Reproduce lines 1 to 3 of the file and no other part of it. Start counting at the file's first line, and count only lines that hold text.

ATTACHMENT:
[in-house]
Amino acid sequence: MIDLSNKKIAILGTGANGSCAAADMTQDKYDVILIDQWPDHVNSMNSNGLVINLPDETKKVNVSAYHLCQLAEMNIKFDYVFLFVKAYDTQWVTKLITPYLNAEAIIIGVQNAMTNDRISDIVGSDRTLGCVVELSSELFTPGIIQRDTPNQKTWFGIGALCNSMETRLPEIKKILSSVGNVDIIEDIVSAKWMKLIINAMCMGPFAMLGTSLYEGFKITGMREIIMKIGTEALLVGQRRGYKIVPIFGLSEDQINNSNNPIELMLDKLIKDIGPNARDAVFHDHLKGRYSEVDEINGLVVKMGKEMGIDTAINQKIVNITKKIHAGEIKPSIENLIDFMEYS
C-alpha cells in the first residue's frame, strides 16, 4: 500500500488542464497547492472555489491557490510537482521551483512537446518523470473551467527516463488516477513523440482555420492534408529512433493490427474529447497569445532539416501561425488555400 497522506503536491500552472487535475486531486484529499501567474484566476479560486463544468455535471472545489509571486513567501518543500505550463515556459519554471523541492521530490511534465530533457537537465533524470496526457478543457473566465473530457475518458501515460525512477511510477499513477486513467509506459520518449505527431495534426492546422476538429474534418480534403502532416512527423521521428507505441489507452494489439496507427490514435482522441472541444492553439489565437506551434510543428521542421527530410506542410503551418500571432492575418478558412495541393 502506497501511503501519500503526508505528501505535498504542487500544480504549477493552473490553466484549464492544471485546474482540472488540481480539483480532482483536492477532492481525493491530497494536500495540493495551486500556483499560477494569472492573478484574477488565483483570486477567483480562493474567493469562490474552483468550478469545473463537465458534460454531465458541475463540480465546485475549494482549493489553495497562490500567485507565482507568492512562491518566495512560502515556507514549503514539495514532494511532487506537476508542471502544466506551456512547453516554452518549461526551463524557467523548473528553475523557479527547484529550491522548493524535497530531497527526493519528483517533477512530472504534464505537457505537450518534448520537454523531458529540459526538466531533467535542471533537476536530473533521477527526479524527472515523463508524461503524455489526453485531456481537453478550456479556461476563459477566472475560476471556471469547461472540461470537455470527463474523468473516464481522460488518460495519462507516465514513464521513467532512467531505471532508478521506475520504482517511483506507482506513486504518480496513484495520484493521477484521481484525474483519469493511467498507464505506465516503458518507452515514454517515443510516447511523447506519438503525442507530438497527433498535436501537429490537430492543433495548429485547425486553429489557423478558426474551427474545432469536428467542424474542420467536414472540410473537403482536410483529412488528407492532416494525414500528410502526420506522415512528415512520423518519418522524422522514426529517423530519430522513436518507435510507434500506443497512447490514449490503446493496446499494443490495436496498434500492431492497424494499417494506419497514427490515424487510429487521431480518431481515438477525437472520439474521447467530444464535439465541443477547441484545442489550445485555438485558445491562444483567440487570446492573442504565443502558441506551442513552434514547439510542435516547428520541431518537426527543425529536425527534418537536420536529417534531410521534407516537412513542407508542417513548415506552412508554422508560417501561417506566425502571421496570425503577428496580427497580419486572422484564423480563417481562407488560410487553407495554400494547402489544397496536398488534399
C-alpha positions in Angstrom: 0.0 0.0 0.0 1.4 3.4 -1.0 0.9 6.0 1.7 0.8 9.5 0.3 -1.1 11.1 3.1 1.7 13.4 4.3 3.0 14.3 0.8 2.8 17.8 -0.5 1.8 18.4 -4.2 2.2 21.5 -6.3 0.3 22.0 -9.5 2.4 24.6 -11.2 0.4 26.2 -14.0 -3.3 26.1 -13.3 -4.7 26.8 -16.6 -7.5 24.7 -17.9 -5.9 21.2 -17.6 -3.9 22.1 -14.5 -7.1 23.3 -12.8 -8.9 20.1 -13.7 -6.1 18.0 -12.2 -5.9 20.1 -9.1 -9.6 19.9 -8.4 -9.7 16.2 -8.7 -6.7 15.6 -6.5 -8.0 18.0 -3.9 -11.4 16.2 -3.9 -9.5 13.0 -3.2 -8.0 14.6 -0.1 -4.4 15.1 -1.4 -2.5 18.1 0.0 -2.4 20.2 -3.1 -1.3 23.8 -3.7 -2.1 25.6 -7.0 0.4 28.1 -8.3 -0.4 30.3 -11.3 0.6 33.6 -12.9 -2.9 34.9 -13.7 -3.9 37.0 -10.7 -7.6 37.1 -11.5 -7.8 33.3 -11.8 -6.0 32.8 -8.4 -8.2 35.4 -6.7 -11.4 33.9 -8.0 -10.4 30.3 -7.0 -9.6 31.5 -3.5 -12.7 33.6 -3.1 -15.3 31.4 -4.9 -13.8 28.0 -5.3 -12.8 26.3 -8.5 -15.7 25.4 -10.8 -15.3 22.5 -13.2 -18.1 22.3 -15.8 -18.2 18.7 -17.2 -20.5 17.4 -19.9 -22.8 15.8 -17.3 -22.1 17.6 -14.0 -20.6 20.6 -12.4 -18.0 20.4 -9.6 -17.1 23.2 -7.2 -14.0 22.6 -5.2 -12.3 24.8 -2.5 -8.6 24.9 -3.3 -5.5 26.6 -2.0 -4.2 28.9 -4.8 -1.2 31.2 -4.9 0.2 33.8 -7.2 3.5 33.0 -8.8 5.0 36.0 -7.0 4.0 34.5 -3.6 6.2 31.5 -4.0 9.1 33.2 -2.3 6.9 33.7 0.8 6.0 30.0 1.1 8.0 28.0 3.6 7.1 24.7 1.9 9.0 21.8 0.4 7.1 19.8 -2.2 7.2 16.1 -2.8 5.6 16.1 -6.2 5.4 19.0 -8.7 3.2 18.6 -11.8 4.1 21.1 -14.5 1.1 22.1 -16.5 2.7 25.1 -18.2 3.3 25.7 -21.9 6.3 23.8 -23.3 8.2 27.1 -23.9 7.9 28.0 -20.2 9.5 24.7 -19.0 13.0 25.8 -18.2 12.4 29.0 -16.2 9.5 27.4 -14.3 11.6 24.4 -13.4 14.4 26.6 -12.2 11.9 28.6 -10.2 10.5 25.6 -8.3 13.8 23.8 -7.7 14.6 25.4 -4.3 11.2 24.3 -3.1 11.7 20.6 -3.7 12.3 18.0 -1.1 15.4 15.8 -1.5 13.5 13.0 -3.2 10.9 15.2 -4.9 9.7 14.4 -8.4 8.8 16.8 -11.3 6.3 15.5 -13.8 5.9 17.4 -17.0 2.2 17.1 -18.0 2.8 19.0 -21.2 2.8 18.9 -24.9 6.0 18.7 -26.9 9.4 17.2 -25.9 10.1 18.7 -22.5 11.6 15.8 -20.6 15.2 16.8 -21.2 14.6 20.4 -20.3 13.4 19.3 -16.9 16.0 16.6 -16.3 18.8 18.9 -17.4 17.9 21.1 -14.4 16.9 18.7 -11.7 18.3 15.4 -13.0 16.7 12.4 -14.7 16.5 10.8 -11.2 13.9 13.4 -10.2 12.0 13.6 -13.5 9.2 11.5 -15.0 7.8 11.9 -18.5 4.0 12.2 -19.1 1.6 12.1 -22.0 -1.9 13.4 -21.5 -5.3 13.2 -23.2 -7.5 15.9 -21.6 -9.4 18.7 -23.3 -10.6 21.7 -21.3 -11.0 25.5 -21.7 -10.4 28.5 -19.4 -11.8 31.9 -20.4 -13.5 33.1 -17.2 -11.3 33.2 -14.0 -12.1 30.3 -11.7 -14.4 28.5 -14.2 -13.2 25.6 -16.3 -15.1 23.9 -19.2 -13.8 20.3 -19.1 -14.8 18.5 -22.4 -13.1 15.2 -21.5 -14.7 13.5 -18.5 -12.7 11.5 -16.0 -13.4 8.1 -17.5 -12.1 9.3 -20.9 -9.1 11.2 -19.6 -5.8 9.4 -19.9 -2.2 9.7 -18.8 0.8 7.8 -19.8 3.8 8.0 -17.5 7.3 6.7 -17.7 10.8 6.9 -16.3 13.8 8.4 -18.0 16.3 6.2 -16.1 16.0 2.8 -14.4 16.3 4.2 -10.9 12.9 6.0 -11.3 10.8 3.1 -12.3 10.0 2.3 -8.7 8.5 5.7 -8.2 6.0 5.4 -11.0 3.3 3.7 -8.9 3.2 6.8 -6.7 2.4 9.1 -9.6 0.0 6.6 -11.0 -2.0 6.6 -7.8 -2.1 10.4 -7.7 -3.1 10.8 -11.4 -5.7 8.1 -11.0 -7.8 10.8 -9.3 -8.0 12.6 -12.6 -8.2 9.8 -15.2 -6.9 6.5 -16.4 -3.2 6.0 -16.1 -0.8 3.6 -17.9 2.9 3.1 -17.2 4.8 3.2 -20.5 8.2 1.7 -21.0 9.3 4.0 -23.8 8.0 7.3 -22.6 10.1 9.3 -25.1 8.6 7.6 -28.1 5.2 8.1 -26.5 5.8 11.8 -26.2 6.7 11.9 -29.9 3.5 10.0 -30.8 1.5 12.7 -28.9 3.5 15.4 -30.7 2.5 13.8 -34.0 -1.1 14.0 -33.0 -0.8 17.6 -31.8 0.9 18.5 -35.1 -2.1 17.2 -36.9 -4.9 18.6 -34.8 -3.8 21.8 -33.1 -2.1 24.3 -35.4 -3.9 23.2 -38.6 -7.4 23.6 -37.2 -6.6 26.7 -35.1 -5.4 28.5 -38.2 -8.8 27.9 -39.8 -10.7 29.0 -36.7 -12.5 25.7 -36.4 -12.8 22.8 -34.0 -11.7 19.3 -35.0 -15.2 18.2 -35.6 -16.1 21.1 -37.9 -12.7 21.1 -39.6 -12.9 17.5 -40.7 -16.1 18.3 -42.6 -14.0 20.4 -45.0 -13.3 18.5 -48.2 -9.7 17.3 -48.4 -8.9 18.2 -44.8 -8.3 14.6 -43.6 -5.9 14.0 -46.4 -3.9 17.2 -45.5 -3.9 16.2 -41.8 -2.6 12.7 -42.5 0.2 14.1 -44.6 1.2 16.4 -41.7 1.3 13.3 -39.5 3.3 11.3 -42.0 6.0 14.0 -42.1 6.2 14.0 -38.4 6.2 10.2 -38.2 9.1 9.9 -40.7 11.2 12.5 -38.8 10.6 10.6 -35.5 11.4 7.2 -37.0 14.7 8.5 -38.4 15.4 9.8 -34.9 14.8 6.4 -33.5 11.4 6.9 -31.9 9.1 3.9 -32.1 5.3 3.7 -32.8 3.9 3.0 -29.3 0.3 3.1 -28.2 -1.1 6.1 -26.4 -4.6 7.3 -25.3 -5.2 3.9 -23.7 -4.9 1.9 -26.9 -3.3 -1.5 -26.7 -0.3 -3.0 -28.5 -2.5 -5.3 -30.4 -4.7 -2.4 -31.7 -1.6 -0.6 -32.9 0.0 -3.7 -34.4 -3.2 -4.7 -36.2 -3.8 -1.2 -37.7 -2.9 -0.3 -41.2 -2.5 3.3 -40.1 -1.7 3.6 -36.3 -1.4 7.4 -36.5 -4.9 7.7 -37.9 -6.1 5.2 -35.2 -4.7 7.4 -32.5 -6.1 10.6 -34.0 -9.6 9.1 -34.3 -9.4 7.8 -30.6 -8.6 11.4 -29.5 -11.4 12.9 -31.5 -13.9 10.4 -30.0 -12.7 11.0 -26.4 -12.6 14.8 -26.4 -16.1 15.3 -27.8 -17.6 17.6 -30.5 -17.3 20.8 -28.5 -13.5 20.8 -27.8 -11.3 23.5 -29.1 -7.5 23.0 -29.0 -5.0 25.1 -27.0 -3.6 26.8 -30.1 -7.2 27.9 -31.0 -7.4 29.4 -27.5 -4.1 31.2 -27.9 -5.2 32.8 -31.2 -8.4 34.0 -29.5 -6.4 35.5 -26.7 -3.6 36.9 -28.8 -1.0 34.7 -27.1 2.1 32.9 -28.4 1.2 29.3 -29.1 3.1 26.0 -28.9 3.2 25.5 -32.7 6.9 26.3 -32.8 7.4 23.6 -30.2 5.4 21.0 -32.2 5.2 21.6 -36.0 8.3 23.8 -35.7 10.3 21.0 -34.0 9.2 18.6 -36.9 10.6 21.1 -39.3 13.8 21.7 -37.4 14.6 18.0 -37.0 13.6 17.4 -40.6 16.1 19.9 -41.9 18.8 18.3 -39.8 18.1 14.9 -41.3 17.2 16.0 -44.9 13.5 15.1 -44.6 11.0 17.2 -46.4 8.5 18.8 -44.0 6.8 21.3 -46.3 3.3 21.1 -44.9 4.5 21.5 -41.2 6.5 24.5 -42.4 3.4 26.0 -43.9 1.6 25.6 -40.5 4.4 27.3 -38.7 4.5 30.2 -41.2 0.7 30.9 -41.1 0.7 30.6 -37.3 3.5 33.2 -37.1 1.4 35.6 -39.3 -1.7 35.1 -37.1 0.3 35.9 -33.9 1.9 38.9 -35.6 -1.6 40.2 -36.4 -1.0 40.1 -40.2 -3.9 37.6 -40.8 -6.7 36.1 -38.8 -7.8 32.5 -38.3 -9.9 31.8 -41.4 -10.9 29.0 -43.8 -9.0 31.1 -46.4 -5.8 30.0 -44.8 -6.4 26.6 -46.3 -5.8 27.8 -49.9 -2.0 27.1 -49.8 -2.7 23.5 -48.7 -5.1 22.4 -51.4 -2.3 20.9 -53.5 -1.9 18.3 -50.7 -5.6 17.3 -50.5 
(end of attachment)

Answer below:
[in-house]
Amino acid sequence: MIDLSNKKIAILGTGANGSCAAADMTQDKYDVILIDQWPDHVNSMNSNGLVINLPDETKKVNVSAYHLCQLAEMNIKFDYVFLFVKAYDTQWVTKLITPYLNAEAIIIGVQNAMTNDRISDIVGSDRTLGCVVELSSELFTPGIIQRDTPNQKTWFGIGALCNSMETRLPEIKKILSSVGNVDIIEDIVSAKWMKLIINAMCMGPFAMLGTSLYEGFKITGMREIIMKIGTEALLVGQRRGYKIVPIFGLSEDQINNSNNPIELMLDKLIKDIGPNARDAVFHDHLKGRYSEVDEINGLVVKMGKEMGIDTAINQKIVNITKKIHAGEIKPSIENLIDFMEYS
C-alpha cells in the first residue's frame, strides 16, 4: 500500500488542464497547492472555489491557490510537482521551483512537446518523470473551467527516463488516477513523440482555420492534408529512433493490427474529447497569445532539416501561425488555400 497522506503536491500552472487535475486531486484529499501567474484566476479560486463544468455535471472545489509571486513567501518543500505550463515556459519554471523541492521530490511534465530533457537537465533524470496526457478543457473566465473530457475518458501515460525512477511510477499513477486513467509506459520518449505527431495534426492546422476538429474534418480534403502532416512527423521521428507505441489507452494489439496507427490514435482522441472541444492553439489565437506551434510543428521542421527530410506542410503551418500571432492575418478558412495541393 502506497501511503501519500503526508505528501505535498504542487500544480504549477493552473490553466484549464492544471485546474482540472488540481480539483480532482483536492477532492481525493491530497494536500495540493495551486500556483499560477494569472492573478484574477488565483483570486477567483480562493474567493469562490474552483468550478469545473463537465458534460454531465458541475463540480465546485475549494482549493489553495497562490500567485507565482507568492512562491518566495512560502515556507514549503514539495514532494511532487506537476508542471502544466506551456512547453516554452518549461526551463524557467523548473528553475523557479527547484529550491522548493524535497530531497527526493519528483517533477512530472504534464505537457505537450518534448520537454523531458529540459526538466531533467535542471533537476536530473533521477527526479524527472515523463508524461503524455489526453485531456481537453478550456479556461476563459477566472475560476471556471469547461472540461470537455470527463474523468473516464481522460488518460495519462507516465514513464521513467532512467531505471532508478521506475520504482517511483506507482506513486504518480496513484495520484493521477484521481484525474483519469493511467498507464505506465516503458518507452515514454517515443510516447511523447506519438503525442507530438497527433498535436501537429490537430492543433495548429485547425486553429489557423478558426474551427474545432469536428467542424474542420467536414472540410473537403482536410483529412488528407492532416494525414500528410502526420506522415512528415512520423518519418522524422522514426529517423530519430522513436518507435510507434500506443497512447490514449490503446493496446499494443490495436496498434500492431492497424494499417494506419497514427490515424487510429487521431480518431481515438477525437472520439474521447467530444464535439465541443477547441484545442489550445485555438485558445491562444483567440487570446492573442504565443502558441506551442513552434514547439510542435516547428520541431518537426527543425529536425527534418537536420536529417534531410521534407516537412513542407508542417513548415506552412508554422508560417501561417506566425502571421496570425503577428496580427497580419486572422484564423480563417481562407488560410487553407495554400494547402489544397496536398488534399